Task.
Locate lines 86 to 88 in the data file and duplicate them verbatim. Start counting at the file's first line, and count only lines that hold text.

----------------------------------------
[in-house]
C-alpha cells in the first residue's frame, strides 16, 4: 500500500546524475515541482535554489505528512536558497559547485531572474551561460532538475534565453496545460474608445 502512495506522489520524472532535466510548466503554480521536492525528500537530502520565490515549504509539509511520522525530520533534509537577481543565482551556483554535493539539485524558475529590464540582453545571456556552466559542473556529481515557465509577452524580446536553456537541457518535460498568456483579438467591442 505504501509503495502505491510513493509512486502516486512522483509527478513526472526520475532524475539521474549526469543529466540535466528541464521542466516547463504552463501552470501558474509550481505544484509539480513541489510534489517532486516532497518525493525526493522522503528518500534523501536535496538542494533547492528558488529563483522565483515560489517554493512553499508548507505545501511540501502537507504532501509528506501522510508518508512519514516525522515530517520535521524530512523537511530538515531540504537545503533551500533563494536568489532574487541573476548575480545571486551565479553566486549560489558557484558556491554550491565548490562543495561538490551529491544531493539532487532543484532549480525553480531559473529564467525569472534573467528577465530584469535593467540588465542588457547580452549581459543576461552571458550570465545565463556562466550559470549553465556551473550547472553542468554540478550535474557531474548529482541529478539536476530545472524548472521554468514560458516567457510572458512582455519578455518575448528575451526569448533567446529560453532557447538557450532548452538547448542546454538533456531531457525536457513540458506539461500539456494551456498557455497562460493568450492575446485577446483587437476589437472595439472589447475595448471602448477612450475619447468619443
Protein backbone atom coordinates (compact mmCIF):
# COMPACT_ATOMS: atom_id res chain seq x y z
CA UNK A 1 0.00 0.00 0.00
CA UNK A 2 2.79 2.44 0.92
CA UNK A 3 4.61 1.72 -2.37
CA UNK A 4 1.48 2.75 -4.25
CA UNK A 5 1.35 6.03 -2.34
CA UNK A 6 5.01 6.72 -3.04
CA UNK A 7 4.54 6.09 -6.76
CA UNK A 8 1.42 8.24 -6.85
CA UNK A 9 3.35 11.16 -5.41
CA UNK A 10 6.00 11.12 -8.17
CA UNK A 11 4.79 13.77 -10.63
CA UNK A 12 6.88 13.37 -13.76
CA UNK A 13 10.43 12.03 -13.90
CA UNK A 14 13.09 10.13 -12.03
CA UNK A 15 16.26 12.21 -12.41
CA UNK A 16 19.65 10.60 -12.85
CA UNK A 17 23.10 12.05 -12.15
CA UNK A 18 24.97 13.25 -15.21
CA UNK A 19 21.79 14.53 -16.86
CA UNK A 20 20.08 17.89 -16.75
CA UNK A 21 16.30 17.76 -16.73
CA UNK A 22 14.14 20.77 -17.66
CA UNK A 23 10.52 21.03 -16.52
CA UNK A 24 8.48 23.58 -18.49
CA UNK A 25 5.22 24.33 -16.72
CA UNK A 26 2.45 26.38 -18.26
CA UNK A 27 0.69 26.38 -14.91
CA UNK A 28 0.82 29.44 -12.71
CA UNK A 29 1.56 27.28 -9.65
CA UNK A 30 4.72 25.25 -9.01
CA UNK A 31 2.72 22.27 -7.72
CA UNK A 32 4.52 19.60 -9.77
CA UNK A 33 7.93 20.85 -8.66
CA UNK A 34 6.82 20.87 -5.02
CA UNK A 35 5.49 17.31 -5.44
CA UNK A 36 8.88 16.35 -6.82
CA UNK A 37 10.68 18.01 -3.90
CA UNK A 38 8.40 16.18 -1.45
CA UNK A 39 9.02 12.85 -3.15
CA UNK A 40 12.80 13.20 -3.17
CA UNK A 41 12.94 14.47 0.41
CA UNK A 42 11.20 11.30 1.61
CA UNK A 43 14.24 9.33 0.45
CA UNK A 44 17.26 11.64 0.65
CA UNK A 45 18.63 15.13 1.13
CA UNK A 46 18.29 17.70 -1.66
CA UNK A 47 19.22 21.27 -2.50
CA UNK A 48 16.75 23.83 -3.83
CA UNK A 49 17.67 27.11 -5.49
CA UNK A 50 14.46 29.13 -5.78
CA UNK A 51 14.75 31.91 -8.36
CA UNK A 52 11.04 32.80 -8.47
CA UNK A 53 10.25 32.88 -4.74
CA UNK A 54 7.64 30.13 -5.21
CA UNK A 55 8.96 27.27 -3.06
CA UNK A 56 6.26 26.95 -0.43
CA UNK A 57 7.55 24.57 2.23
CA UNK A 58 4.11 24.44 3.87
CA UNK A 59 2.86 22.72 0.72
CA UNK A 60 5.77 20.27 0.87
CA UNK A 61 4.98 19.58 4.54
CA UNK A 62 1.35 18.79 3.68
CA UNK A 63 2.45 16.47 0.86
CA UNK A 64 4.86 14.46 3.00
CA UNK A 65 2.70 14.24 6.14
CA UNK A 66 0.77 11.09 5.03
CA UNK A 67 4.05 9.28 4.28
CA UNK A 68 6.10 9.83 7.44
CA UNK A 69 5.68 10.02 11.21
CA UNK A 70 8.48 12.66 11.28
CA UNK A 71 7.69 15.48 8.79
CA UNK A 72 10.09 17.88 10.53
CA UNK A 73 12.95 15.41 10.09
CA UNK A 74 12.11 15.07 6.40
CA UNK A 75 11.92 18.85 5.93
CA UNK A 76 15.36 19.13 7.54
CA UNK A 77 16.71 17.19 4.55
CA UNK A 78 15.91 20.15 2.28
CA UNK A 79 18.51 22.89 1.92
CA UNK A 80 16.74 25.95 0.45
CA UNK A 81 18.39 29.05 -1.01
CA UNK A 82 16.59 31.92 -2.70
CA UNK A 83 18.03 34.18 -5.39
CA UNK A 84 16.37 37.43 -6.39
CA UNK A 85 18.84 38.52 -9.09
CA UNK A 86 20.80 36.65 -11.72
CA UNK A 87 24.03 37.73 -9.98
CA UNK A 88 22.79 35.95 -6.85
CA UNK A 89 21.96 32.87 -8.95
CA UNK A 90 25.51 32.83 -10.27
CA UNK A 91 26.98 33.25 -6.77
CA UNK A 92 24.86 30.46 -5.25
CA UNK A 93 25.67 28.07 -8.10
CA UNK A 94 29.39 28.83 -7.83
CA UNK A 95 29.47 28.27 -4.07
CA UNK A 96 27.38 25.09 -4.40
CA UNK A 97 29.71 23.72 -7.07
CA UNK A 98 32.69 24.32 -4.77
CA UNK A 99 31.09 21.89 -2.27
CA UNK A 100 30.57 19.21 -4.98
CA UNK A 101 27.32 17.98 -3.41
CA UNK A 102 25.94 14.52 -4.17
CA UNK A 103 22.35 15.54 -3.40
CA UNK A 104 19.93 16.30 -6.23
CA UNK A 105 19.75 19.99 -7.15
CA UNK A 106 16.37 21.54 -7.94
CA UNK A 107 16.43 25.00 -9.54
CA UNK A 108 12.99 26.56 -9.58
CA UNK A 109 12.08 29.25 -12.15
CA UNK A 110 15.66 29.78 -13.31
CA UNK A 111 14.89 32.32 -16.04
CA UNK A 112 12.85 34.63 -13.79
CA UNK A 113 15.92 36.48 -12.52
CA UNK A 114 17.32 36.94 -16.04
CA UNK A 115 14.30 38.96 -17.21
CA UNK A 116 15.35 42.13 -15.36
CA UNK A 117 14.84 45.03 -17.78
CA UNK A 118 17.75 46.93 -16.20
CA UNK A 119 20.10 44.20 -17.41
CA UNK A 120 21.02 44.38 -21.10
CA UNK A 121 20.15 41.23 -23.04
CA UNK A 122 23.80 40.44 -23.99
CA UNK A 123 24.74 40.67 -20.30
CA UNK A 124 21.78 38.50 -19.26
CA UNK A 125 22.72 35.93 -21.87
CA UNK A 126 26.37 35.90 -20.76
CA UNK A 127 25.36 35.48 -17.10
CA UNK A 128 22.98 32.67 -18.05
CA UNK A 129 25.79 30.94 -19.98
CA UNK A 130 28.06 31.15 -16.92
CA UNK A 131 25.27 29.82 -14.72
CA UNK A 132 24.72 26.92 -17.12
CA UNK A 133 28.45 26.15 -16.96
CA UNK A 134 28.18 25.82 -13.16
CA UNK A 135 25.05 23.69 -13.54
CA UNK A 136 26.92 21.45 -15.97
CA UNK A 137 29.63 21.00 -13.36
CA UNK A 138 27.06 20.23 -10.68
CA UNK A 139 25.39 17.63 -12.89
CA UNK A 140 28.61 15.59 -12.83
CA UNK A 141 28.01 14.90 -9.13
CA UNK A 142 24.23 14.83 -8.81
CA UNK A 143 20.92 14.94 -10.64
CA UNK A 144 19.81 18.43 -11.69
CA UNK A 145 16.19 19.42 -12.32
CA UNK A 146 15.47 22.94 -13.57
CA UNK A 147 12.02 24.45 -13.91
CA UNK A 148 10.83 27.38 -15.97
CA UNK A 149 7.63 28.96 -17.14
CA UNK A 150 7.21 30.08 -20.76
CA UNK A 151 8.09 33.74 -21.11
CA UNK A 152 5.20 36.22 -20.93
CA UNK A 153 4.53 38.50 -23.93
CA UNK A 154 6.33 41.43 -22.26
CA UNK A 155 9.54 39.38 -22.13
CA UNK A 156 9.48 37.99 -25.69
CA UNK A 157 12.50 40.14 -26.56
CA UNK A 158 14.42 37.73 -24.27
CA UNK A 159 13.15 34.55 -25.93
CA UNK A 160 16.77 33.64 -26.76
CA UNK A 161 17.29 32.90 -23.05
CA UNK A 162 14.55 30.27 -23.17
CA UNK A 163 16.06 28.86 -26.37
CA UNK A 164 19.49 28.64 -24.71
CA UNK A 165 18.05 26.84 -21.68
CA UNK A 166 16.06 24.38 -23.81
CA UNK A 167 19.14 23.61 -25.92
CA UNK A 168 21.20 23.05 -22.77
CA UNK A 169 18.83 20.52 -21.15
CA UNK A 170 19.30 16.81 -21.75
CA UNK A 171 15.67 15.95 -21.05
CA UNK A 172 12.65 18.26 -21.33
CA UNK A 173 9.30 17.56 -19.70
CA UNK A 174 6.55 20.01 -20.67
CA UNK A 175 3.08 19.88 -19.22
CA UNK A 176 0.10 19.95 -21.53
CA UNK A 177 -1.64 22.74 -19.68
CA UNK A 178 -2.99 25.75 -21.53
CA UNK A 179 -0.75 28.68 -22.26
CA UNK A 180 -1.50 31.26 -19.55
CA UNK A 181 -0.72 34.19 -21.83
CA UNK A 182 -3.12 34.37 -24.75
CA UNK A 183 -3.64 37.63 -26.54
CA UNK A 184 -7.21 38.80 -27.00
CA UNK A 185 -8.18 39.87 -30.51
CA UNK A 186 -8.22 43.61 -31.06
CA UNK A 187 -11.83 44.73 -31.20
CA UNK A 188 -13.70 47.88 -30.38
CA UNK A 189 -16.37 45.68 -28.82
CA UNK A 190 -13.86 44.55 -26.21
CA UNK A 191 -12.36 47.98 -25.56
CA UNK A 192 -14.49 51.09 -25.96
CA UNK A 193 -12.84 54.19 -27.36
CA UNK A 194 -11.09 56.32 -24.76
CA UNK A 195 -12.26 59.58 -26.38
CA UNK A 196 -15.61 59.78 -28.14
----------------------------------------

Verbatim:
CA UNK A 82 16.59 31.92 -2.70
CA UNK A 83 18.03 34.18 -5.39
CA UNK A 84 16.37 37.43 -6.39